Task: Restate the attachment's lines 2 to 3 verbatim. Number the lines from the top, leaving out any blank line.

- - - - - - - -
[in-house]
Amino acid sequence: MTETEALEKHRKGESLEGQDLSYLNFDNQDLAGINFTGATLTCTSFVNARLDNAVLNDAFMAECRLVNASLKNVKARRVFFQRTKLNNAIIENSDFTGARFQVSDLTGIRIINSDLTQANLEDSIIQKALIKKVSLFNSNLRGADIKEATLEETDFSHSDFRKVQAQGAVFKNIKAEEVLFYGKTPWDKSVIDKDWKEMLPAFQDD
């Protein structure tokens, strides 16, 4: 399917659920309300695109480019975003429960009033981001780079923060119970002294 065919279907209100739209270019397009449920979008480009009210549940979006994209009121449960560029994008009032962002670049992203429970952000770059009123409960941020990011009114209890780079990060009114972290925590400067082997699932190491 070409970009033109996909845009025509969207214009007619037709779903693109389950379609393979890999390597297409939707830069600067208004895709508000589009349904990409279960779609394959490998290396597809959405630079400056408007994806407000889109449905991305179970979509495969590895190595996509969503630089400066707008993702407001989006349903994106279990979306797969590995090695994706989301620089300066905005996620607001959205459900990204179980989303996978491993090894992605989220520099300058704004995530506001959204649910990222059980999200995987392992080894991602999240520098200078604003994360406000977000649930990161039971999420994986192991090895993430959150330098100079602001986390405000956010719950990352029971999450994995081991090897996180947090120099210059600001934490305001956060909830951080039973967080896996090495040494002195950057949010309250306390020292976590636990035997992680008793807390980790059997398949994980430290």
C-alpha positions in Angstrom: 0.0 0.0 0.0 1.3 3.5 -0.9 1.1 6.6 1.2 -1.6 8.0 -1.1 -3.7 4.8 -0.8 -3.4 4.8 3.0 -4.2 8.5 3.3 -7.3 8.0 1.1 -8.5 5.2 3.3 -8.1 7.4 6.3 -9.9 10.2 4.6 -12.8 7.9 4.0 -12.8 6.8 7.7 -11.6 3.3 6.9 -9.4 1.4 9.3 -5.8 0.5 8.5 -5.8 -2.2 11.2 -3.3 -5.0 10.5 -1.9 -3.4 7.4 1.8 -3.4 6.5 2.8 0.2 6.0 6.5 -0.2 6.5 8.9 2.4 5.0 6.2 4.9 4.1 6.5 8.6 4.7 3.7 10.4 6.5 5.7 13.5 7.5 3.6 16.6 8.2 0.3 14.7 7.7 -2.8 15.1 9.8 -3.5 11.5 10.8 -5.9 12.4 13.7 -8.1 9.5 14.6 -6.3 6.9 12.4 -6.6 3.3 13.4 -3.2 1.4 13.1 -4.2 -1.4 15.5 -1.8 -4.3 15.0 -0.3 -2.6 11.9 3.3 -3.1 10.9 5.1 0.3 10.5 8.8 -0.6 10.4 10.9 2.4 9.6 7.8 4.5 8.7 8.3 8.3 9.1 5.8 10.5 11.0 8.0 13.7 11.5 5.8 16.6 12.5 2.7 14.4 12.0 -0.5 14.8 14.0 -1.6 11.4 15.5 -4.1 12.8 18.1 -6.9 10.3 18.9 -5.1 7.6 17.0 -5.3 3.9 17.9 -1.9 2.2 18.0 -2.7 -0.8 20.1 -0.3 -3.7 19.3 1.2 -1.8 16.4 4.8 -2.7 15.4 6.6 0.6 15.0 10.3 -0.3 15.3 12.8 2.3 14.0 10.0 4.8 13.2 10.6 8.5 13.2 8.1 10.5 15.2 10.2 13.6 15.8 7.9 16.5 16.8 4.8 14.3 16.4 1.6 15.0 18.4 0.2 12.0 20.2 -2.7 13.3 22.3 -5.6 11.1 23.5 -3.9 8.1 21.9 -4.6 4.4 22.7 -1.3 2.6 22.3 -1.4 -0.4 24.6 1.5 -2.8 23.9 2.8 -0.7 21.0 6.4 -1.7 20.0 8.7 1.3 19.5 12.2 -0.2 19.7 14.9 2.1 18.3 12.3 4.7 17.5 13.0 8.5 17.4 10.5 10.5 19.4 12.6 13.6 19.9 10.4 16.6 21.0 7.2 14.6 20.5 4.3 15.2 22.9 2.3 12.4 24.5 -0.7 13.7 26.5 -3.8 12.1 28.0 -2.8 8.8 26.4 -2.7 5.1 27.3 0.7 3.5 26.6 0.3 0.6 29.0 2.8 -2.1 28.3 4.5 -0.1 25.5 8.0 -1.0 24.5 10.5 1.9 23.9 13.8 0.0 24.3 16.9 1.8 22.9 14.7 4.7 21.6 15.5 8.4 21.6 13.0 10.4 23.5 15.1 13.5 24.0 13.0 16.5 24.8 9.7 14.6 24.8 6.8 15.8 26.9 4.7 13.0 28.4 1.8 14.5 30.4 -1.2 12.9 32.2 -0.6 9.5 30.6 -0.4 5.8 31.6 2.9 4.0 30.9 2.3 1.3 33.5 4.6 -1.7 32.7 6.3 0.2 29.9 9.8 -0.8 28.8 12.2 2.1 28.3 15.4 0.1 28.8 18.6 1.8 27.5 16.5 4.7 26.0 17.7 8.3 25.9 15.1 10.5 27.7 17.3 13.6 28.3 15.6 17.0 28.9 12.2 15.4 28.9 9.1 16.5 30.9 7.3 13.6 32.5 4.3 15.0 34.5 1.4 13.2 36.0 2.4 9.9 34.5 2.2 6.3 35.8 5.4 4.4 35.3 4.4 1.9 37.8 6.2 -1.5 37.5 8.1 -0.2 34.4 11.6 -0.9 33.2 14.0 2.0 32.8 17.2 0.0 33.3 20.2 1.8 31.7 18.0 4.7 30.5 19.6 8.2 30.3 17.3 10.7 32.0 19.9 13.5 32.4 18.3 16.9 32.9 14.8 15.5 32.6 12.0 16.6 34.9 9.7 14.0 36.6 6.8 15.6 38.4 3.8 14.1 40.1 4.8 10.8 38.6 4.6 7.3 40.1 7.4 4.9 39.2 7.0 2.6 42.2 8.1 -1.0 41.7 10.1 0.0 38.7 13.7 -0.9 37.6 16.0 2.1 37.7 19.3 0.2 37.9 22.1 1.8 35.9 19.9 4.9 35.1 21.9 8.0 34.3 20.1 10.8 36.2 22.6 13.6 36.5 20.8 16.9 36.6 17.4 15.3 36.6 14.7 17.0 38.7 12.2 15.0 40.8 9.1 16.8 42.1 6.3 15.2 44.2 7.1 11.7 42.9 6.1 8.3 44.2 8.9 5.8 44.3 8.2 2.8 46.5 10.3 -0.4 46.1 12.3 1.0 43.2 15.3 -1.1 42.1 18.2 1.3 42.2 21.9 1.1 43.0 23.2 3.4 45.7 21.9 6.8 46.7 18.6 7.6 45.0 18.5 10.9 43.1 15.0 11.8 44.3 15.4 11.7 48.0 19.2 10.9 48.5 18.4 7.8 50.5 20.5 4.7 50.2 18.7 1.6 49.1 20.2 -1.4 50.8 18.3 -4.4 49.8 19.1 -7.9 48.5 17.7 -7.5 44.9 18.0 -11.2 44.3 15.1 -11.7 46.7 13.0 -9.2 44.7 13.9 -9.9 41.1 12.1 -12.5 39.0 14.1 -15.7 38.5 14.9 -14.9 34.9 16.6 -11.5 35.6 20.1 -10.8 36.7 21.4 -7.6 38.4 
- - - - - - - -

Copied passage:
Amino acid sequence: MTETEALEKHRKGESLEGQDLSYLNFDNQDLAGINFTGATLTCTSFVNARLDNAVLNDAFMAECRLVNASLKNVKARRVFFQRTKLNNAIIENSDFTGARFQVSDLTGIRIINSDLTQANLEDSIIQKALIKKVSLFNSNLRGADIKEATLEETDFSHSDFRKVQAQGAVFKNIKAEEVLFYGKTPWDKSVIDKDWKEMLPAFQDD
């Protein structure tokens, strides 16, 4: 399917659920309300695109480019975003429960009033981001780079923060119970002294 065919279907209100739209270019397009449920979008480009009210549940979006994209009121449960560029994008009032962002670049992203429970952000770059009123409960941020990011009114209890780079990060009114972290925590400067082997699932190491 070409970009033109996909845009025509969207214009007619037709779903693109389950379609393979890999390597297409939707830069600067208004895709508000589009349904990409279960779609394959490998290396597809959405630079400056408007994806407000889109449905991305179970979509495969590895190595996509969503630089400066707008993702407001989006349903994106279990979306797969590995090695994706989301620089300066905005996620607001959205459900990204179980989303996978491993090894992605989220520099300058704004995530506001959204649910990222059980999200995987392992080894991602999240520098200078604003994360406000977000649930990161039971999420994986192991090895993430959150330098100079602001986390405000956010719950990352029971999450994995081991090897996180947090120099210059600001934490305001956060909830951080039973967080896996090495040494002195950057949010309250306390020292976590636990035997992680008793807390980790059997398949994980430290």